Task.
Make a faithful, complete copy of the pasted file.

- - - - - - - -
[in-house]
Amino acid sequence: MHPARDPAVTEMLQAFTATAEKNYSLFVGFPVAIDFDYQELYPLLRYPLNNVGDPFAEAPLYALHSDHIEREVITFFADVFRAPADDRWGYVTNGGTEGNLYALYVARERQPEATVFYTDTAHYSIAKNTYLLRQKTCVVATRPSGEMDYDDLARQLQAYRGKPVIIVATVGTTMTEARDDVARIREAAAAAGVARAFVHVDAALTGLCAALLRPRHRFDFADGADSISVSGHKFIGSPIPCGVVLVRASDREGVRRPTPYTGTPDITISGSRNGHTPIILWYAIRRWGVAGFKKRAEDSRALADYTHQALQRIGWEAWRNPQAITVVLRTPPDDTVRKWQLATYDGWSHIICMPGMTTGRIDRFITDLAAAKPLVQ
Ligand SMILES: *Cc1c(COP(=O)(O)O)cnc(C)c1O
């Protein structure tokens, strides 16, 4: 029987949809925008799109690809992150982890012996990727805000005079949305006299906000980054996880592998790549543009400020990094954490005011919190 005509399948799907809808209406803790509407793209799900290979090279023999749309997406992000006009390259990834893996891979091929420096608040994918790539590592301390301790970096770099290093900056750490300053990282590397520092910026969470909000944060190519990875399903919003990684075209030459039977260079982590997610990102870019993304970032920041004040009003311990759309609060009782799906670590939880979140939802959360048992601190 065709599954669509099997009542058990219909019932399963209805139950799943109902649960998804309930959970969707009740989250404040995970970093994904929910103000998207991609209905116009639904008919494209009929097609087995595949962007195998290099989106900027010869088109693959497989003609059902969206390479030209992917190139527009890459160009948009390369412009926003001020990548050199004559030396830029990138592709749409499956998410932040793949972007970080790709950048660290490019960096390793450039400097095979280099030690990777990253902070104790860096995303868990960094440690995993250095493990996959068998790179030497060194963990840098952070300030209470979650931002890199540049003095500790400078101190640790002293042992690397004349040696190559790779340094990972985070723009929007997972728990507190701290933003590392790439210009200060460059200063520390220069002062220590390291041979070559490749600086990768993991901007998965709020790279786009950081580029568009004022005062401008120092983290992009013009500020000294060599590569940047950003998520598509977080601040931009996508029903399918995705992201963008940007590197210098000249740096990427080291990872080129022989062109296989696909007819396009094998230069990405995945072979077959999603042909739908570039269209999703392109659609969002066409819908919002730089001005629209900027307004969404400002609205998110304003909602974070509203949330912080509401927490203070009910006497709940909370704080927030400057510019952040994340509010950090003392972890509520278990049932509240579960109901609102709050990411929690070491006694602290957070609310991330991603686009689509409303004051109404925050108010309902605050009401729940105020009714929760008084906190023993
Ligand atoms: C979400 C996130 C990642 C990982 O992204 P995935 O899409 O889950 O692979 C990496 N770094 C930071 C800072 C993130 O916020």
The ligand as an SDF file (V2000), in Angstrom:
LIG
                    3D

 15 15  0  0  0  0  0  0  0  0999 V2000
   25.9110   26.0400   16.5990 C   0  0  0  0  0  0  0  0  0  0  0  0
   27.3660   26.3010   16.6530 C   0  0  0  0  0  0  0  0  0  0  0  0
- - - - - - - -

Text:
[in-house]
Amino acid sequence: MHPARDPAVTEMLQAFTATAEKNYSLFVGFPVAIDFDYQELYPLLRYPLNNVGDPFAEAPLYALHSDHIEREVITFFADVFRAPADDRWGYVTNGGTEGNLYALYVARERQPEATVFYTDTAHYSIAKNTYLLRQKTCVVATRPSGEMDYDDLARQLQAYRGKPVIIVATVGTTMTEARDDVARIREAAAAAGVARAFVHVDAALTGLCAALLRPRHRFDFADGADSISVSGHKFIGSPIPCGVVLVRASDREGVRRPTPYTGTPDITISGSRNGHTPIILWYAIRRWGVAGFKKRAEDSRALADYTHQALQRIGWEAWRNPQAITVVLRTPPDDTVRKWQLATYDGWSHIICMPGMTTGRIDRFITDLAAAKPLVQ
Ligand SMILES: *Cc1c(COP(=O)(O)O)cnc(C)c1O
């Protein structure tokens, strides 16, 4: 029987949809925008799109690809992150982890012996990727805000005079949305006299906000980054996880592998790549543009400020990094954490005011919190 005509399948799907809808209406803790509407793209799900290979090279023999749309997406992000006009390259990834893996891979091929420096608040994918790539590592301390301790970096770099290093900056750490300053990282590397520092910026969470909000944060190519990875399903919003990684075209030459039977260079982590997610990102870019993304970032920041004040009003311990759309609060009782799906670590939880979140939802959360048992601190 065709599954669509099997009542058990219909019932399963209805139950799943109902649960998804309930959970969707009740989250404040995970970093994904929910103000998207991609209905116009639904008919494209009929097609087995595949962007195998290099989106900027010869088109693959497989003609059902969206390479030209992917190139527009890459160009948009390369412009926003001020990548050199004559030396830029990138592709749409499956998410932040793949972007970080790709950048660290490019960096390793450039400097095979280099030690990777990253902070104790860096995303868990960094440690995993250095493990996959068998790179030497060194963990840098952070300030209470979650931002890199540049003095500790400078101190640790002293042992690397004349040696190559790779340094990972985070723009929007997972728990507190701290933003590392790439210009200060460059200063520390220069002062220590390291041979070559490749600086990768993991901007998965709020790279786009950081580029568009004022005062401008120092983290992009013009500020000294060599590569940047950003998520598509977080601040931009996508029903399918995705992201963008940007590197210098000249740096990427080291990872080129022989062109296989696909007819396009094998230069990405995945072979077959999603042909739908570039269209999703392109659609969002066409819908919002730089001005629209900027307004969404400002609205998110304003909602974070509203949330912080509401927490203070009910006497709940909370704080927030400057510019952040994340509010950090003392972890509520278990049932509240579960109901609102709050990411929690070491006694602290957070609310991330991603686009689509409303004051109404925050108010309902605050009401729940105020009714929760008084906190023993
Ligand atoms: C979400 C996130 C990642 C990982 O992204 P995935 O899409 O889950 O692979 C990496 N770094 C930071 C800072 C993130 O916020």
The ligand as an SDF file (V2000), in Angstrom:
LIG
                    3D

 15 15  0  0  0  0  0  0  0  0999 V2000
   25.9110   26.0400   16.5990 C   0  0  0  0  0  0  0  0  0  0  0  0
   27.3660   26.3010   16.6530 C   0  0  0  0  0  0  0  0  0  0  0  0